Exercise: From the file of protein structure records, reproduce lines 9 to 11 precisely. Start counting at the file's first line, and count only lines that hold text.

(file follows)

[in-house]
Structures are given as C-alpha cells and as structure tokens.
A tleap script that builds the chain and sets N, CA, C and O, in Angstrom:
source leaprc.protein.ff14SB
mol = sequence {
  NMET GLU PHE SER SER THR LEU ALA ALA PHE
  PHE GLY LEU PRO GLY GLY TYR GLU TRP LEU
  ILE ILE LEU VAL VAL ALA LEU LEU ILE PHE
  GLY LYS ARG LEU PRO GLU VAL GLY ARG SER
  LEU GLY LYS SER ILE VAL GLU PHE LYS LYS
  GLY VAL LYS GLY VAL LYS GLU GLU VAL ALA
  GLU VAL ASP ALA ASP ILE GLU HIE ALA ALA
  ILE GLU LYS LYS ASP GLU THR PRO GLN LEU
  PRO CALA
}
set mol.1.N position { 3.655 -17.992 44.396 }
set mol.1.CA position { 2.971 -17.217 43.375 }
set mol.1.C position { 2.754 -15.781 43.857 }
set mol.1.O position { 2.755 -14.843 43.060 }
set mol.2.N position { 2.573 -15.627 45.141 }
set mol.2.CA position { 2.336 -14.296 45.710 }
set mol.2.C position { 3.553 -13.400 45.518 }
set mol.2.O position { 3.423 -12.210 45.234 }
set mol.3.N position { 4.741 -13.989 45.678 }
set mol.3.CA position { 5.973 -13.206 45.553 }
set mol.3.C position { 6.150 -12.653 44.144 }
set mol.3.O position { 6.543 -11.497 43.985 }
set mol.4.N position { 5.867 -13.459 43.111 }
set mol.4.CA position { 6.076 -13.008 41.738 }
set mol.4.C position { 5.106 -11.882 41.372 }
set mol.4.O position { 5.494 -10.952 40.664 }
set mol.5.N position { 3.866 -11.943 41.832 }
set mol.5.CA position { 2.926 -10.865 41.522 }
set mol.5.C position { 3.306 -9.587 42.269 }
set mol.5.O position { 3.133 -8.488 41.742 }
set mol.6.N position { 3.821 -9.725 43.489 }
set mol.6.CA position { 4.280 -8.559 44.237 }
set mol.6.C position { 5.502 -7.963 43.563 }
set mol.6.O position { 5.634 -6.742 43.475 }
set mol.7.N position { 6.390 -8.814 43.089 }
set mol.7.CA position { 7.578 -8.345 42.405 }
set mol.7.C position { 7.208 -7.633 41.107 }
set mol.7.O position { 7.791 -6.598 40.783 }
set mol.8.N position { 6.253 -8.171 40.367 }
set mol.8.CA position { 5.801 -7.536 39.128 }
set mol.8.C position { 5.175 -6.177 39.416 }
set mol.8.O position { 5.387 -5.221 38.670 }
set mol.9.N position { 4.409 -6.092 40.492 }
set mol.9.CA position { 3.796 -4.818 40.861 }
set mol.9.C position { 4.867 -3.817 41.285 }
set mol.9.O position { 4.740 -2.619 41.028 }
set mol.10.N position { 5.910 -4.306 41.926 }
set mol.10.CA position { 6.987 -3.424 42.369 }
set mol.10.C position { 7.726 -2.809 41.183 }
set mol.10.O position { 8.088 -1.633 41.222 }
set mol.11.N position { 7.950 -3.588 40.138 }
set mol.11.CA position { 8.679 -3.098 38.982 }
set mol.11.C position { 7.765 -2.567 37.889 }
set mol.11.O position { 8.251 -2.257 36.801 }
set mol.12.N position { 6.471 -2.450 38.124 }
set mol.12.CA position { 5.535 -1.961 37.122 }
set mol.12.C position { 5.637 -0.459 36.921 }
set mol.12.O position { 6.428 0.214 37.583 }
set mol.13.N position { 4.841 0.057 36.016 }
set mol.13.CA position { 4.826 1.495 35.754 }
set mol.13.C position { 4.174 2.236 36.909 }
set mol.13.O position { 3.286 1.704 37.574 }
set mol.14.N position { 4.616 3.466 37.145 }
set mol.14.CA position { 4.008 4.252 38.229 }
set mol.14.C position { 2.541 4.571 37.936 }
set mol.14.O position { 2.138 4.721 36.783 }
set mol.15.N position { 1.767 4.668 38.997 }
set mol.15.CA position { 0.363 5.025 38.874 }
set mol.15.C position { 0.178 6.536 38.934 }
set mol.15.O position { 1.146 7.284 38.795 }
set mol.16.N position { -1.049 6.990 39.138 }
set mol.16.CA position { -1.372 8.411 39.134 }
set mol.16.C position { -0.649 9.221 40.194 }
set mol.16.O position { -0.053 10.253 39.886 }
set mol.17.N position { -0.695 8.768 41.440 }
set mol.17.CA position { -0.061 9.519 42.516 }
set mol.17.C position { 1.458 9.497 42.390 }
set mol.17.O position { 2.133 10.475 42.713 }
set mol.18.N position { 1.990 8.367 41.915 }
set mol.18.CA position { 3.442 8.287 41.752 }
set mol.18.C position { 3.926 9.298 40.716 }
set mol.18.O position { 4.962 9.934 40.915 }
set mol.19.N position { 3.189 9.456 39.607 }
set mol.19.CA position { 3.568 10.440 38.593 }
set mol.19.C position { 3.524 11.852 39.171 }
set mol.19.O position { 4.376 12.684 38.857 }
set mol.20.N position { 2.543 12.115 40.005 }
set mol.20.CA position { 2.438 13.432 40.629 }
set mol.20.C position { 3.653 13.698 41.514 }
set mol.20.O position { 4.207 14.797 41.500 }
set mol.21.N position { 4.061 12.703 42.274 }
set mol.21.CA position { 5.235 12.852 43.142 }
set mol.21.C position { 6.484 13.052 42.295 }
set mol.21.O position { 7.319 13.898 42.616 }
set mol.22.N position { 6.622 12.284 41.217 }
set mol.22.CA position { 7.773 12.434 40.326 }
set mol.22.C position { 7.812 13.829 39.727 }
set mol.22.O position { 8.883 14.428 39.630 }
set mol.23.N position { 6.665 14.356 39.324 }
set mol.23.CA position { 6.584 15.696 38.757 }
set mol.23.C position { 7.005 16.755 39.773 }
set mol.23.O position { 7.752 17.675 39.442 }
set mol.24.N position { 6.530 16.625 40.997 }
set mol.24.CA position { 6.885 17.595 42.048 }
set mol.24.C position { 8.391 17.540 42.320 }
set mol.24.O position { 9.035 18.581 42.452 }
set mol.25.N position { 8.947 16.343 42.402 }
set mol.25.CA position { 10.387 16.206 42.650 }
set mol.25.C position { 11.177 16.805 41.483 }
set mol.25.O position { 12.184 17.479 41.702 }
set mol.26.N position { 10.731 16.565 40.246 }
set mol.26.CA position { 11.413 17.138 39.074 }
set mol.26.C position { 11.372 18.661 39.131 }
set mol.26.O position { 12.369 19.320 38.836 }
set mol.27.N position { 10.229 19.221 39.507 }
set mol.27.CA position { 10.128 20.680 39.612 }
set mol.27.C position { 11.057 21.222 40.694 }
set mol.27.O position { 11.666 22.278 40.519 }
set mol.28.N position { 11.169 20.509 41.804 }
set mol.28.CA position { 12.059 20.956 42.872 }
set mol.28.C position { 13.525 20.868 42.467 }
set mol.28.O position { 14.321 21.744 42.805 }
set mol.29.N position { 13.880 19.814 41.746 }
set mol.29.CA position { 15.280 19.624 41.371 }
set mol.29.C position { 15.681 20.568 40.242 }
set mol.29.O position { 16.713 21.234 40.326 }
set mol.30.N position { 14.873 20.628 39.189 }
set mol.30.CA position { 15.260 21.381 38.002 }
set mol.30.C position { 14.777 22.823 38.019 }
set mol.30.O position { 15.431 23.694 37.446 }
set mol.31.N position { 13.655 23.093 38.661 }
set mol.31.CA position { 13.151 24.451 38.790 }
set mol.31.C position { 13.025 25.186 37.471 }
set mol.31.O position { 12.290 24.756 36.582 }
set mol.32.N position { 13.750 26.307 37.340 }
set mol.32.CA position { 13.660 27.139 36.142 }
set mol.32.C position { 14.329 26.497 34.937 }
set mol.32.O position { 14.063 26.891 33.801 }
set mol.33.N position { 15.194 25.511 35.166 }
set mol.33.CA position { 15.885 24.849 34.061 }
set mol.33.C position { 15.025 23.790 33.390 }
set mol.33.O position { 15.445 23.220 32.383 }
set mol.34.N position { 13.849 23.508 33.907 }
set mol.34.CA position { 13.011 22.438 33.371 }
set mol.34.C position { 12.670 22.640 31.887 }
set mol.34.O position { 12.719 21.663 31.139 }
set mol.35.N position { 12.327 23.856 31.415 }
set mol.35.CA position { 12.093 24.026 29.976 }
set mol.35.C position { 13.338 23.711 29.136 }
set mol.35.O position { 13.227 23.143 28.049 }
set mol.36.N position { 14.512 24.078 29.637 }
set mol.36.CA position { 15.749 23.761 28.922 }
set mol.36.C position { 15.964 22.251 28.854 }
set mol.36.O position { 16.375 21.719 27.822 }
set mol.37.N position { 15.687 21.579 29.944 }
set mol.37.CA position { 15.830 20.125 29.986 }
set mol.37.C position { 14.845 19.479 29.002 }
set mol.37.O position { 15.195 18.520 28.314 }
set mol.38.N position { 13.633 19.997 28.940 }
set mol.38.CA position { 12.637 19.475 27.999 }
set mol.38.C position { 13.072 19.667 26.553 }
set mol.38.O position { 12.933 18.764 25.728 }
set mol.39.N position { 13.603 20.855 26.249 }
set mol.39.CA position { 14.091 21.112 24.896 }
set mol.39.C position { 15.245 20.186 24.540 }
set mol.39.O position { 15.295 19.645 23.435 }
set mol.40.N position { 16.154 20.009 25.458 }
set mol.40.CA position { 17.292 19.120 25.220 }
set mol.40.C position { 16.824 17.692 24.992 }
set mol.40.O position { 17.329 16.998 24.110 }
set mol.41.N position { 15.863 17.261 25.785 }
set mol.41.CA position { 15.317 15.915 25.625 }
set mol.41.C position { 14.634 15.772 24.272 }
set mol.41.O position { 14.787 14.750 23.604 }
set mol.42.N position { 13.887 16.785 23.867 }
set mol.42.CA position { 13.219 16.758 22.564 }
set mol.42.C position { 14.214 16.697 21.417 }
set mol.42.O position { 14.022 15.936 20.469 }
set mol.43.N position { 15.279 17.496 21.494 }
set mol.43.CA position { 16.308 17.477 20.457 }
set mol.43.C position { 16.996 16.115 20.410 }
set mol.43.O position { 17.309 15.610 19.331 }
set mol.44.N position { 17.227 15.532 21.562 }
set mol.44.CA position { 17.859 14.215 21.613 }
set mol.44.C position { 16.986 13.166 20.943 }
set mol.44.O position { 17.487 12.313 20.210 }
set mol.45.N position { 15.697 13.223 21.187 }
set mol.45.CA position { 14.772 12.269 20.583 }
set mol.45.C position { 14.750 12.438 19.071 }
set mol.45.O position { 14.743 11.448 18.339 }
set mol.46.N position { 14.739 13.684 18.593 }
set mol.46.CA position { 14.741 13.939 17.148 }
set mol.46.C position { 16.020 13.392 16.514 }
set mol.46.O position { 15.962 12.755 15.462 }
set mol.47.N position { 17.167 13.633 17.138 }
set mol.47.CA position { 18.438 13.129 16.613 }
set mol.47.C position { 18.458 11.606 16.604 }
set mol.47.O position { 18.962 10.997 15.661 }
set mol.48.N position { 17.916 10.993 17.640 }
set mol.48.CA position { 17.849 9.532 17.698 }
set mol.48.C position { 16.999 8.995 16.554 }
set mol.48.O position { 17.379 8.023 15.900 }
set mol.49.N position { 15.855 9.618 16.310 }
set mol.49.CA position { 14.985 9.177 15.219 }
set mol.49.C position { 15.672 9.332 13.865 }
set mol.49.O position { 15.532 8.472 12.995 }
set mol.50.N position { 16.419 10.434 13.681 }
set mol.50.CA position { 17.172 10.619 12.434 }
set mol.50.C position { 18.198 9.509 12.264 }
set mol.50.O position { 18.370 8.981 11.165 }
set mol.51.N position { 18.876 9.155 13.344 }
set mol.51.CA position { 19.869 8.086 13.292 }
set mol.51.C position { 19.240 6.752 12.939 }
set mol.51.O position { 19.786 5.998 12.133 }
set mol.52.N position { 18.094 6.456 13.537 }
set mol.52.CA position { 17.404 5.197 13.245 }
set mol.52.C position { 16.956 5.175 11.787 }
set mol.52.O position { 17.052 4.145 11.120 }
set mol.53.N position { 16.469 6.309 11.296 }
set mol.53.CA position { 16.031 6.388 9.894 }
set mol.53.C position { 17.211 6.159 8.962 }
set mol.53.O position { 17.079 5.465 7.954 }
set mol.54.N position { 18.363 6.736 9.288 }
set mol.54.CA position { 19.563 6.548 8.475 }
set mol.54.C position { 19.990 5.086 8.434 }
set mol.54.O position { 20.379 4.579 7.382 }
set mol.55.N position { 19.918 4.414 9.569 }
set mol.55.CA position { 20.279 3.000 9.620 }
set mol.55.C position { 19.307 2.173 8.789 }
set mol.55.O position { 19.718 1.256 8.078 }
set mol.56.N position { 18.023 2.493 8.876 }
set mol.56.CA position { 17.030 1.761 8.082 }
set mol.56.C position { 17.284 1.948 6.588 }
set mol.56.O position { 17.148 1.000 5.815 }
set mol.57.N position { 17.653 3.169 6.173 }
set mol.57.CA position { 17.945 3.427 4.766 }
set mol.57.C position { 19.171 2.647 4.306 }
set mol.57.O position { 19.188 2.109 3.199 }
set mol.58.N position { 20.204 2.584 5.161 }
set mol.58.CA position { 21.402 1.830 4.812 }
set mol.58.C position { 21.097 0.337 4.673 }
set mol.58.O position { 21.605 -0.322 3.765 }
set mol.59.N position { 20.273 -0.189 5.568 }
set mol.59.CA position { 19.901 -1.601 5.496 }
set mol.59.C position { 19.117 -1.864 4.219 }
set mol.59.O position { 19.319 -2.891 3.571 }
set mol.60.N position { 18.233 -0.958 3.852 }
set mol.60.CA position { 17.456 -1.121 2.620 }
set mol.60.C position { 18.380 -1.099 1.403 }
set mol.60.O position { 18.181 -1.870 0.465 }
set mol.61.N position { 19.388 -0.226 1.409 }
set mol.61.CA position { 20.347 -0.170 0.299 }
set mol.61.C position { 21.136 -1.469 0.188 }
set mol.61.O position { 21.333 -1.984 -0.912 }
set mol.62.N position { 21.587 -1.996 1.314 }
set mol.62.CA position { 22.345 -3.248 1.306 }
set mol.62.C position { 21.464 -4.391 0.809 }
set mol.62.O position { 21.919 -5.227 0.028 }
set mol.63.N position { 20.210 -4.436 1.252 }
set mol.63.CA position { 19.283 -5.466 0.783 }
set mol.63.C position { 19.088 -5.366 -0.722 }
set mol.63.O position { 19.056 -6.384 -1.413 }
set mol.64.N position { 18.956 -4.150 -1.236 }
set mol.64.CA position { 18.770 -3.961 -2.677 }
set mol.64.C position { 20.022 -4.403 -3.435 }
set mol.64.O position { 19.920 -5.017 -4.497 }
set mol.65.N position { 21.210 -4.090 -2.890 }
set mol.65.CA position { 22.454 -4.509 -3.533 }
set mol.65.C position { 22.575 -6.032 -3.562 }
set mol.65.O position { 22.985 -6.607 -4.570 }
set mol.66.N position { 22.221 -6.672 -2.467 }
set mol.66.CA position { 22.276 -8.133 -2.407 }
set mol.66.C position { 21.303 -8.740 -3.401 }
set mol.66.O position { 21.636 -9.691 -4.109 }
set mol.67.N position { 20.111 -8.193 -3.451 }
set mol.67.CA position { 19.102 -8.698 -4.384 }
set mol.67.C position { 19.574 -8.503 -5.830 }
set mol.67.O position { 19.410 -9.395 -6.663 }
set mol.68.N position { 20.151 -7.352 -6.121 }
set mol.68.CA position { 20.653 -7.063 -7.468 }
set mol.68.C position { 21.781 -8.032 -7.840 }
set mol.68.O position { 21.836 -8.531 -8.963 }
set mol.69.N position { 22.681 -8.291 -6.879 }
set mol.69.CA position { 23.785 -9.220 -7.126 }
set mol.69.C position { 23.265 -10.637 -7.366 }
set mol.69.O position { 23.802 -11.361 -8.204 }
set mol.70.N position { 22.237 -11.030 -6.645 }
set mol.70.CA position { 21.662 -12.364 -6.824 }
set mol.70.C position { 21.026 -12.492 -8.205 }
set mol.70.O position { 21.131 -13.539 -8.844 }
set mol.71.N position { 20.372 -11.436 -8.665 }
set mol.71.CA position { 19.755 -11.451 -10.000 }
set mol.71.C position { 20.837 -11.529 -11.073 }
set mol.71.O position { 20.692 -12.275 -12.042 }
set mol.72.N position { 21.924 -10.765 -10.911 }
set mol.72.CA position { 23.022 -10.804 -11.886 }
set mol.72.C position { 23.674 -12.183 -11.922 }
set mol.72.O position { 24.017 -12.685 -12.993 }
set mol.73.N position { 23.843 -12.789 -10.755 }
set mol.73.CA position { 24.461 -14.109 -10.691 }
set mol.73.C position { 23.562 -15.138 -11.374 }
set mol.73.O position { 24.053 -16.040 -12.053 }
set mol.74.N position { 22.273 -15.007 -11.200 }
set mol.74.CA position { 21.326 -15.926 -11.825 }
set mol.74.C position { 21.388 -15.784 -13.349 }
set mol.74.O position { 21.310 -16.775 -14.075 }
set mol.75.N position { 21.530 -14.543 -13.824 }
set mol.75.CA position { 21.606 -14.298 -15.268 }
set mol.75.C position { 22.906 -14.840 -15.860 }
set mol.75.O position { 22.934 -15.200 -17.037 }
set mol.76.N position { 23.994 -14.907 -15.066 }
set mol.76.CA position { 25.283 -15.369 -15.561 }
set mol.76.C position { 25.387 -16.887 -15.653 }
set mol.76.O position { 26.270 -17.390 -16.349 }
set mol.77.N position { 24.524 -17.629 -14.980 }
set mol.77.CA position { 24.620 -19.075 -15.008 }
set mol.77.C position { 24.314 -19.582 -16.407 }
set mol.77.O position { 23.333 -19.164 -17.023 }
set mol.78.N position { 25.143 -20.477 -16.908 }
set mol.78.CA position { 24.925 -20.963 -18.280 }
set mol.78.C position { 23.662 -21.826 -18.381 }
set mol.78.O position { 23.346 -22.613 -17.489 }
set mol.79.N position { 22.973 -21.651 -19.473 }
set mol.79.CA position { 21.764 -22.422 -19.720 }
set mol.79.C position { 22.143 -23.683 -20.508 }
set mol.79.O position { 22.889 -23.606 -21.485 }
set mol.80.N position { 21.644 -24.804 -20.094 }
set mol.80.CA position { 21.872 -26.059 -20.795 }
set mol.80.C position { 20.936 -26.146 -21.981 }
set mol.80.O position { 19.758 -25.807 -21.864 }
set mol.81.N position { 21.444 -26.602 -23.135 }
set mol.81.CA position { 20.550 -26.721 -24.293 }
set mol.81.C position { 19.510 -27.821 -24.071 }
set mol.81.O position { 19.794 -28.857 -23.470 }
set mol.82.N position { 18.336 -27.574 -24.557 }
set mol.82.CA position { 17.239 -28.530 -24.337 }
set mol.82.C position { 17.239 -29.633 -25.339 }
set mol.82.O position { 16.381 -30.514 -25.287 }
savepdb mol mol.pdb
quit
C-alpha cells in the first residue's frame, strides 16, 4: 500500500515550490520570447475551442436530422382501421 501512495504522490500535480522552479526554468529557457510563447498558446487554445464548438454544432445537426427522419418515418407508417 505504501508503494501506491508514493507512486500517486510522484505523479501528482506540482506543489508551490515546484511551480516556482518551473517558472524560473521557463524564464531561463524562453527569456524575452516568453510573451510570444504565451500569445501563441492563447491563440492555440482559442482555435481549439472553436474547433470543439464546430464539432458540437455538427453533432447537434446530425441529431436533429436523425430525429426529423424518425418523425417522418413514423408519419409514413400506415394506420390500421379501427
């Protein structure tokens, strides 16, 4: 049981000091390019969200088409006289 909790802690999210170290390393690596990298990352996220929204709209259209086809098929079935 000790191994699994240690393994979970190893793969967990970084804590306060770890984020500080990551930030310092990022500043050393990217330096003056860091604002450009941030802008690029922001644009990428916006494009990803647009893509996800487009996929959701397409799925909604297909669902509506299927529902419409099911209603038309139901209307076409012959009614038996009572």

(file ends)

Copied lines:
  GLY LYS ARG LEU PRO GLU VAL GLY ARG SER
  LEU GLY LYS SER ILE VAL GLU PHE LYS LYS
  GLY VAL LYS GLY VAL LYS GLU GLU VAL ALA